and use a LSTM as the encoder network, MLP for the state transition and observation emission. All models were implemented in TensorFlowAbadi and et al. (2015)
and the code will be open sourced.
We use Medical Information Mart for Intensive Care (MIMIC) data Johnson et al. (2016) in our empirical study. We select inpatients from MIMIC-III who are still alive hours after admission as our study cohort and forecast their vital signs and lab measurements jointly with interventions. There are in-patient encounters included in the study with observed in hospital death. We select the most frequently used observational data features and types of vasopressors and antibiotics,
most recorded ventilation and dialysis machine settings as intervention features. All observation and intervention values are normalized using z-score.
Observational data is recorded at irregular intervals in EMR, resulting in a large number of missing values when sampled at regular time steps. We adopt a simple method where the most recent value is used to impute the missing ones for observations. For interventions, we need to differentiate the case where a missing value represents that the intervention is not performed or completed vs. the case where a missing value means the same setting is continued at this time step. Specifically, we pick the-percentile at the distribution of inter-medication-administration time and the inter-intervention-setting time as the cut-off threshold. If two consecutive interventions are within the time range of their corresponding thresholds, then we consider the missing value as an indication of a continuous action and use the last setting for its missing value. If it falls outside of this range, then a missing value is considered as no action.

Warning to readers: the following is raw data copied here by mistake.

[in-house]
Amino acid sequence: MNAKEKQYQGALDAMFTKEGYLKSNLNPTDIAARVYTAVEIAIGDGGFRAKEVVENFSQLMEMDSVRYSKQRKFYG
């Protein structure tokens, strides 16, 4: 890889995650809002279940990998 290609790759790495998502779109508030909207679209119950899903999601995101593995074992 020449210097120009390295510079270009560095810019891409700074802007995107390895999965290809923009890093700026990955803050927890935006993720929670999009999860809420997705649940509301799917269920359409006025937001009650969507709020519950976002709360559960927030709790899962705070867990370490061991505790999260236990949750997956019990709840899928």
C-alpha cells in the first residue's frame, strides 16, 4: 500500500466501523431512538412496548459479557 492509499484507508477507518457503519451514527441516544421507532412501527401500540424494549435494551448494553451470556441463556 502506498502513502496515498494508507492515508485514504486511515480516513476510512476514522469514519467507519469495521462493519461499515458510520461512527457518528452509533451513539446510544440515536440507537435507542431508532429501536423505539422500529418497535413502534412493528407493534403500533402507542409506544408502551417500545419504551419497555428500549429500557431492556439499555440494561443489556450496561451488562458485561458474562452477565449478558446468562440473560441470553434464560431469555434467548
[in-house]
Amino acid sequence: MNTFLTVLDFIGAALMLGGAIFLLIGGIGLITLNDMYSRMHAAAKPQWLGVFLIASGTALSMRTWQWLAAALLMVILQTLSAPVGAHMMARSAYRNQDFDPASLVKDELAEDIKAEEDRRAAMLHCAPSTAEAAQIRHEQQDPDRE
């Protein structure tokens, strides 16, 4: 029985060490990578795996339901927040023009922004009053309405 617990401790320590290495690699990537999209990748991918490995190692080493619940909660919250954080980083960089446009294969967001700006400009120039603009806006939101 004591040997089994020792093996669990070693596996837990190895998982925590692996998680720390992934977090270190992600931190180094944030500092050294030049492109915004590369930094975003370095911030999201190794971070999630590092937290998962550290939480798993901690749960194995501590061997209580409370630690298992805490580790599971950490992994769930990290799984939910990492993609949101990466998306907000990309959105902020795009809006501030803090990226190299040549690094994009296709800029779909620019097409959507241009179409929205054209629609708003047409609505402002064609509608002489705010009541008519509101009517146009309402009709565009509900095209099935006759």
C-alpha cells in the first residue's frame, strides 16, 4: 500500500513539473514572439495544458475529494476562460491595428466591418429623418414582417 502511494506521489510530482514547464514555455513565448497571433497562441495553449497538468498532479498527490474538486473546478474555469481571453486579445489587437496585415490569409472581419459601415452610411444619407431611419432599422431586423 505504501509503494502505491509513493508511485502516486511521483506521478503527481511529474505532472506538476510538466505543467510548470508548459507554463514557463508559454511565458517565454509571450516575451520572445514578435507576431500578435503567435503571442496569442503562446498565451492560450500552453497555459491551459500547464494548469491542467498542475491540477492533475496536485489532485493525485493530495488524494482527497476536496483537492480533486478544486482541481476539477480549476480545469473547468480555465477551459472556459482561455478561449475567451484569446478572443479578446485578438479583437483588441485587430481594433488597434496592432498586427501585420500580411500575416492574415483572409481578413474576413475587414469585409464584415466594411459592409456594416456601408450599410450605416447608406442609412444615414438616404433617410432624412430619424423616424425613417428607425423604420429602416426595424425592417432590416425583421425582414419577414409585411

We use the mean absolute error (MAE) to evaluate the performance of trajectory prediction over different forecast horizons. We use
-fold cross validation and estimate the standard error of the mean. For each fold, we split the dataset into train/eval/test according to// based on the hash value of the patient ID. We compare the following models in our study:
History rollout (HR) is a baseline model, which follows the method in Rangapuram et al. (2018). It trains a deep state space model based on the historical observations before the prediction time and rolls out the state predictions in the forecast horizon.
Trajectory forecast (TF) is another baseline which directly uses the trajectory forecast ELBO defined in Eq.(7) to train the model.
|History rollout (HR)||0.473(0.019)||0.492(0.021)||0.571(0.037)|
|Kalman Filter (KF)||0.614(0.036)||0.622(0.045)||0.731(0.053)|
|Trajectory forecast (TF)||0.512(0.017)||0.528(0.019)||0.546(0.022)|
|System identification (SI+TF)||0.453(0.012)||0.453(0.012)||0.514(0.020)|
The results in Table 1 show that SI+TF consistently outperforms all baselines over all forecast horizons. For all methods, the forecast error gracefully increases with the length of forecasting horizon. As a linear baseline KF performs the worst, which demonstrates the predictive power of deep state space model. As forecast horizon increases from 24hr to 72hr, HR shows the largest performance penalty () among all the deep models, while TF has a penalty around , as TF optimizes the future measurement likelihood directly, but HR relies on the consistency of the dynamics from the history to the future.
In this work, we present a joint prediction of clinical measurement and intervention trajectories with the progression of the patient condition. Our prediction model is built upon on the deep state space model of patient physiological state, which provides a principled way to capture the interactions among observations, interventions and physiological state. Experiment study over MIMIC datasets shows that our proposed outperforms the state-of-art methods.